Financial Markets Authority (FMA) – Te Mana Tātai Hokohoko chief executive Samantha Barrass (pictured) believes customer complaints should be approached by insurance companies with an open mindset to see them as opportunities.
Speaking at the IFSO (Insurance & Financial Services Ombudsman) Conference on Fair Conduct in Auckland, Barrass told attendees: “Complaints are ‘moments of truth’ for your relationship with your customers. Handled well, we know they can deepen trust and enhance customer experience and customer advocacy. Handled badly, they are ticking time bombs for your customers and your reputation.
“Customer confidence in the quality of your complaint resolution is an important part of a strong consumer protection regime. That is why we are so interested in how you support customers to resolve matters when things go wrong.
“So, I am encouraging you to adopt a genuinely open mindset to customer complaints – to see them as the gold they are, an opportunity not only to deepen trust within your relationship with customers, but also to surface more systemic issues within your organisations.”
In the CEO’s view, links to an insurance provider’s complaints process should be clearly available to customers, instead of them being buried in the terms and conditions. Policyholders must also be informed about how to contact the relevant dispute resolution scheme.
“When complaints reach an impasse, as they sometimes do, this is where the work of the dispute resolution schemes is important – to work through issues and complaints that cannot otherwise be resolved and giving customers the forum of an independent third party if they have reached deadlock,” she said. “It’s essential that customers understand that is an option.”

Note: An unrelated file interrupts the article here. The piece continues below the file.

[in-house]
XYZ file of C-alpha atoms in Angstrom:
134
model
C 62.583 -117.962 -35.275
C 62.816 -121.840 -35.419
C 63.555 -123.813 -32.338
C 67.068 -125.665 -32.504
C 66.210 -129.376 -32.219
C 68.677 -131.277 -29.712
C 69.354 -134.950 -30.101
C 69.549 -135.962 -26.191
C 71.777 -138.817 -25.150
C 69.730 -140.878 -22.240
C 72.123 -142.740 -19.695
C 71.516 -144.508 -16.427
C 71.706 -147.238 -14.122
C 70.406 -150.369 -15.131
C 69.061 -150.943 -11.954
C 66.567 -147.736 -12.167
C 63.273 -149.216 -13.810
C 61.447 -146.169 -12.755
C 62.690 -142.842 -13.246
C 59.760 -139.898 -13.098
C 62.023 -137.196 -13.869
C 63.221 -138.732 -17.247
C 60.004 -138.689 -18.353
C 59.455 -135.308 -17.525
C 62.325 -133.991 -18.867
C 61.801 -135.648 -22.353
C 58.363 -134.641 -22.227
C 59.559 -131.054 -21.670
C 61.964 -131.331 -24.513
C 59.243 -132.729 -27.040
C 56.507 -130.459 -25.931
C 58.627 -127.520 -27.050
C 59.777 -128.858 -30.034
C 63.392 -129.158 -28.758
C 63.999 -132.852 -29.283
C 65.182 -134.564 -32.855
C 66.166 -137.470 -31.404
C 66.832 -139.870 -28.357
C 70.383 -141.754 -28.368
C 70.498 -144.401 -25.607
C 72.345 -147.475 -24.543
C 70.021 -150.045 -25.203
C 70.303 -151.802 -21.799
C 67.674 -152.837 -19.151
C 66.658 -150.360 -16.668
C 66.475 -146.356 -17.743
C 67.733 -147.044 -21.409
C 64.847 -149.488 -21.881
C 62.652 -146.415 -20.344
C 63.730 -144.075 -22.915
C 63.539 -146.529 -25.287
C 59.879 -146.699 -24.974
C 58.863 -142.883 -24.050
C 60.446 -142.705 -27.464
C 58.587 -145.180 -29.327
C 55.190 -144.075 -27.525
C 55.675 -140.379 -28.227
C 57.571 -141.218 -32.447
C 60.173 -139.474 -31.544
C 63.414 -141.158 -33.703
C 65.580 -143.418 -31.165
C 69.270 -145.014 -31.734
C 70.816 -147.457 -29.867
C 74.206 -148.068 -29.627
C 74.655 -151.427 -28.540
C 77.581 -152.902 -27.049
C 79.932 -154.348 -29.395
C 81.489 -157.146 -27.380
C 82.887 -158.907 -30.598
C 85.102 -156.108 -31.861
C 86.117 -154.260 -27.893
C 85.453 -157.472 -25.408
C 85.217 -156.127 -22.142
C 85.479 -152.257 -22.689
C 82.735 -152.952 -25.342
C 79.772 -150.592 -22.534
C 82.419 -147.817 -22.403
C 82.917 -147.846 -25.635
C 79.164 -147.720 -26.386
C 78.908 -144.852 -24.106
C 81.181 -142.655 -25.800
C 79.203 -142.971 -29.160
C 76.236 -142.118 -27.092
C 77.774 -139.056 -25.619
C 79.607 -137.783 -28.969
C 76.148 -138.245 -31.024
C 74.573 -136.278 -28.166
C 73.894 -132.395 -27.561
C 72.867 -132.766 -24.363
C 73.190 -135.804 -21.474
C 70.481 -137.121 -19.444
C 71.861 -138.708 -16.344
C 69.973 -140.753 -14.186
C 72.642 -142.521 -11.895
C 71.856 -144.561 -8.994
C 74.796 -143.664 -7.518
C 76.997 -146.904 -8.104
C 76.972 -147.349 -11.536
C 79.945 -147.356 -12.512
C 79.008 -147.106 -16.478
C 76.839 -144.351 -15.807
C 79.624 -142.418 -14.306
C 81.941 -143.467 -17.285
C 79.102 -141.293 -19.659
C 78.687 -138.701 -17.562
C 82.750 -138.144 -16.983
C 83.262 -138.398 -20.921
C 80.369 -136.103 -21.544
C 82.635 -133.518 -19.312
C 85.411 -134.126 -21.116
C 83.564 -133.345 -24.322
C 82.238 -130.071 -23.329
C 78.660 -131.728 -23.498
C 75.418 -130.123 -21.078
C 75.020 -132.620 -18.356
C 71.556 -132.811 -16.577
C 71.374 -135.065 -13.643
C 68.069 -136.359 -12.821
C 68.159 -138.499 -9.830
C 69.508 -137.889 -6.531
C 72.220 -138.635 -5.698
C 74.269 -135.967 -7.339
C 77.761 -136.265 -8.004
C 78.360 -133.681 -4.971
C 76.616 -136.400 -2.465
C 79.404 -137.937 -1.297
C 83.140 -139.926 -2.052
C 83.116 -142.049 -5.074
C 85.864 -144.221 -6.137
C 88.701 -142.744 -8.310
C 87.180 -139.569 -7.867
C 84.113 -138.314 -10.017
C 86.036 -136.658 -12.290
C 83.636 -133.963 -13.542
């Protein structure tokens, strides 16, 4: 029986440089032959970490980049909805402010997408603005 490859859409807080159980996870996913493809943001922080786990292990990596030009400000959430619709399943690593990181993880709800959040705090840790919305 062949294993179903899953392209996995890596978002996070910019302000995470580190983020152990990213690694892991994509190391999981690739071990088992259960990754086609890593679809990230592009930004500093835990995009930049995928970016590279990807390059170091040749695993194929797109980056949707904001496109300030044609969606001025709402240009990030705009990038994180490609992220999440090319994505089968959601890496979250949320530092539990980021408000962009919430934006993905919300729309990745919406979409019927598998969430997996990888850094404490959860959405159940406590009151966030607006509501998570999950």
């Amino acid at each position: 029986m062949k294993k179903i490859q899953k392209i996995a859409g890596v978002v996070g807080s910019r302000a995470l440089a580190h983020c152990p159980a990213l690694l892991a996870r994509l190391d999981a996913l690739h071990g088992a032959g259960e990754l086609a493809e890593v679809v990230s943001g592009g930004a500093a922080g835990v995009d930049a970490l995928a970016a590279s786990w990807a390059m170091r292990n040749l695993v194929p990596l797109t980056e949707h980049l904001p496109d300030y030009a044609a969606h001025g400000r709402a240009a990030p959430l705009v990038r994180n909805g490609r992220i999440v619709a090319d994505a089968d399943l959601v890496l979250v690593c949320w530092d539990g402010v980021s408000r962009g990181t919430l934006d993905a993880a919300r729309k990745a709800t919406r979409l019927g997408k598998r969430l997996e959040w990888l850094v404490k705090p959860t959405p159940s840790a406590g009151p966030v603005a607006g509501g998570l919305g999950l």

One such scheme is the IFSO, the strength of which is its neutrality.
In her keynote, Barrass also pointed to the role that customer complaints play in offering learning opportunities for organisations.
The FMA chief executive said: “Complaints are your best opportunity to put things right, before you lose that customer. We also encourage you to think of complaints as a rich source of data, intelligence, and insight. For example, they can be very useful indicators on where friction points are consistently occurring.”
The key, according to Barrass, is looking at the bigger picture of the complaints data.
“Is it being analysed for systemic issues or recurring pain points with your customers?” she said. “How is that fed back into the decision-making of your firm?”
Her advice is to regularly analyse the information for trends and identify indications that a process issue needs to be addressed.
Following the Auckland floods and Cyclone Gabrielle, Barrass believes that how insurance companies manage complaints in the long tail of the recent extreme weather events will be critical.
“An area like complaints resolution is a good place for firms to demonstrate how they are open and transparent with their customers on dealing with things when they go wrong or a customer isn’t wholly satisfied,” she said. “This is an important part of delivering fair outcomes to your customers and something we will remain very interested in.
“But, fundamentally, I am encouraging a genuinely open, non-defensive mindset to complaints – surface them; do not try to minimise them. This doesn’t just mean having a process in place; it also means being bold and proactive about showing customers how and where to resolve issues.”
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